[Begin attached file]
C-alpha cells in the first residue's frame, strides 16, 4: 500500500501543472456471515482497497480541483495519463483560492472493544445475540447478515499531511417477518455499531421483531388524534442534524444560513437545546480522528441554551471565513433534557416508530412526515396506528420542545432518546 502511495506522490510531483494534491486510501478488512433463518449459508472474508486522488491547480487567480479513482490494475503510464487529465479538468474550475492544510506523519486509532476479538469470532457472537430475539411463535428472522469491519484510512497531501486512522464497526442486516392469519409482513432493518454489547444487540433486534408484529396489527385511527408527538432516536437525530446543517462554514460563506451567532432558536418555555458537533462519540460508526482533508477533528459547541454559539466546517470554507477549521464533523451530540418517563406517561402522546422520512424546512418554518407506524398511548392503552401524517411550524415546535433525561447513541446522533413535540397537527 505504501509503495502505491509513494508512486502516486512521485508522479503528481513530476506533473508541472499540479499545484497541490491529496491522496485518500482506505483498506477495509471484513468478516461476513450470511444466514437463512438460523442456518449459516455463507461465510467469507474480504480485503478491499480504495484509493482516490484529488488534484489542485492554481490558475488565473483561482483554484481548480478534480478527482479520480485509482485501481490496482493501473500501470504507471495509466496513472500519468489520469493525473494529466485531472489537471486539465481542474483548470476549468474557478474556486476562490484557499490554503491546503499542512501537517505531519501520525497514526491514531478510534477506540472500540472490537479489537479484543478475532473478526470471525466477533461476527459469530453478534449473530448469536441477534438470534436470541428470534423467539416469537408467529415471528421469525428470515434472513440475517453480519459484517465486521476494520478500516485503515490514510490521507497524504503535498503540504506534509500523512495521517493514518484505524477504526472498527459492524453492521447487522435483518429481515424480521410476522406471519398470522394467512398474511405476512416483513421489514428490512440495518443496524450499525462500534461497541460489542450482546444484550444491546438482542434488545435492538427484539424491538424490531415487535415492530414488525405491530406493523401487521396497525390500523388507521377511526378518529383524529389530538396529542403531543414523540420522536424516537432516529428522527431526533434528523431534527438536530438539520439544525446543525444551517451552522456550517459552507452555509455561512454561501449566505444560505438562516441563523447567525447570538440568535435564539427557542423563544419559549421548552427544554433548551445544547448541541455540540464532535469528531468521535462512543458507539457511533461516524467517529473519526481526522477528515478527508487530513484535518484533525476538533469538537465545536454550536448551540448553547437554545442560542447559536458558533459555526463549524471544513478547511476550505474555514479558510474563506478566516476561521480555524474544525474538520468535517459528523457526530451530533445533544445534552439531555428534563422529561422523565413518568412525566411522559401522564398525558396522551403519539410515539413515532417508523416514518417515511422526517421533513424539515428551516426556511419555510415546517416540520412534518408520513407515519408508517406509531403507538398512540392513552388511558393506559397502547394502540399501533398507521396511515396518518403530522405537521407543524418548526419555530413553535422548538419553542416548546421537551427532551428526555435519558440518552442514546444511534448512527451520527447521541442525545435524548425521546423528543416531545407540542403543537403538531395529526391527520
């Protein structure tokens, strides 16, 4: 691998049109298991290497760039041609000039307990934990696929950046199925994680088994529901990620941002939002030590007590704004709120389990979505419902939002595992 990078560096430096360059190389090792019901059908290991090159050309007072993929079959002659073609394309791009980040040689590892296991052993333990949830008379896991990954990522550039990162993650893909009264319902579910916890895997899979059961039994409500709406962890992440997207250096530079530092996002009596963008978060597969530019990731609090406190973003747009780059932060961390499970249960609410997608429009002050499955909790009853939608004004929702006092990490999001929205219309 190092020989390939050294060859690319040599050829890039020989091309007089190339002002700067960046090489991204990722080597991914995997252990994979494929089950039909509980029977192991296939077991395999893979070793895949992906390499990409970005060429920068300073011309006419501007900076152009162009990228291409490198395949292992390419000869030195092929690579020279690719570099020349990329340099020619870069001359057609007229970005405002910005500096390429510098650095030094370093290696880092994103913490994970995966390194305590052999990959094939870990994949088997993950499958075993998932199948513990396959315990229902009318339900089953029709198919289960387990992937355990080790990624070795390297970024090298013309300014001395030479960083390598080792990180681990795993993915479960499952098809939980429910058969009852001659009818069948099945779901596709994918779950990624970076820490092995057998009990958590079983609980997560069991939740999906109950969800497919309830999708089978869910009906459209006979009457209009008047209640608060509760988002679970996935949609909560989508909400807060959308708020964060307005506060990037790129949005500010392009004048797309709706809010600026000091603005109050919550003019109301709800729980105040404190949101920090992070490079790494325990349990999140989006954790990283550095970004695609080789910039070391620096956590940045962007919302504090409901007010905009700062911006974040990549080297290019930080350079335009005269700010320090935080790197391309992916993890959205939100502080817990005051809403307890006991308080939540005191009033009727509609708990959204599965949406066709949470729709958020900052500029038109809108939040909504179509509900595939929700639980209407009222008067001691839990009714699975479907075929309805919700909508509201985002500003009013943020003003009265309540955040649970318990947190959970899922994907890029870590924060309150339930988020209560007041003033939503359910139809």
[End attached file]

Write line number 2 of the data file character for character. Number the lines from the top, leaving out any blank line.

């Protein structure tokens, strides 16, 4: 691998049109298991290497760039041609000039307990934990696929950046199925994680088994529901990620941002939002030590007590704004709120389990979505419902939002595992 990078560096430096360059190389090792019901059908290991090159050309007072993929079959002659073609394309791009980040040689590892296991052993333990949830008379896991990954990522550039990162993650893909009264319902579910916890895997899979059961039994409500709406962890992440997207250096530079530092996002009596963008978060597969530019990731609090406190973003747009780059932060961390499970249960609410997608429009002050499955909790009853939608004004929702006092990490999001929205219309 190092020989390939050294060859690319040599050829890039020989091309007089190339002002700067960046090489991204990722080597991914995997252990994979494929089950039909509980029977192991296939077991395999893979070793895949992906390499990409970005060429920068300073011309006419501007900076152009162009990228291409490198395949292992390419000869030195092929690579020279690719570099020349990329340099020619870069001359057609007229970005405002910005500096390429510098650095030094370093290696880092994103913490994970995966390194305590052999990959094939870990994949088997993950499958075993998932199948513990396959315990229902009318339900089953029709198919289960387990992937355990080790990624070795390297970024090298013309300014001395030479960083390598080792990180681990795993993915479960499952098809939980429910058969009852001659009818069948099945779901596709994918779950990624970076820490092995057998009990958590079983609980997560069991939740999906109950969800497919309830999708089978869910009906459209006979009457209009008047209640608060509760988002679970996935949609909560989508909400807060959308708020964060307005506060990037790129949005500010392009004048797309709706809010600026000091603005109050919550003019109301709800729980105040404190949101920090992070490079790494325990349990999140989006954790990283550095970004695609080789910039070391620096956590940045962007919302504090409901007010905009700062911006974040990549080297290019930080350079335009005269700010320090935080790197391309992916993890959205939100502080817990005051809403307890006991308080939540005191009033009727509609708990959204599965949406066709949470729709958020900052500029038109809108939040909504179509509900595939929700639980209407009222008067001691839990009714699975479907075929309805919700909508509201985002500003009013943020003003009265309540955040649970318990947190959970899922994907890029870590924060309150339930988020209560007041003033939503359910139809």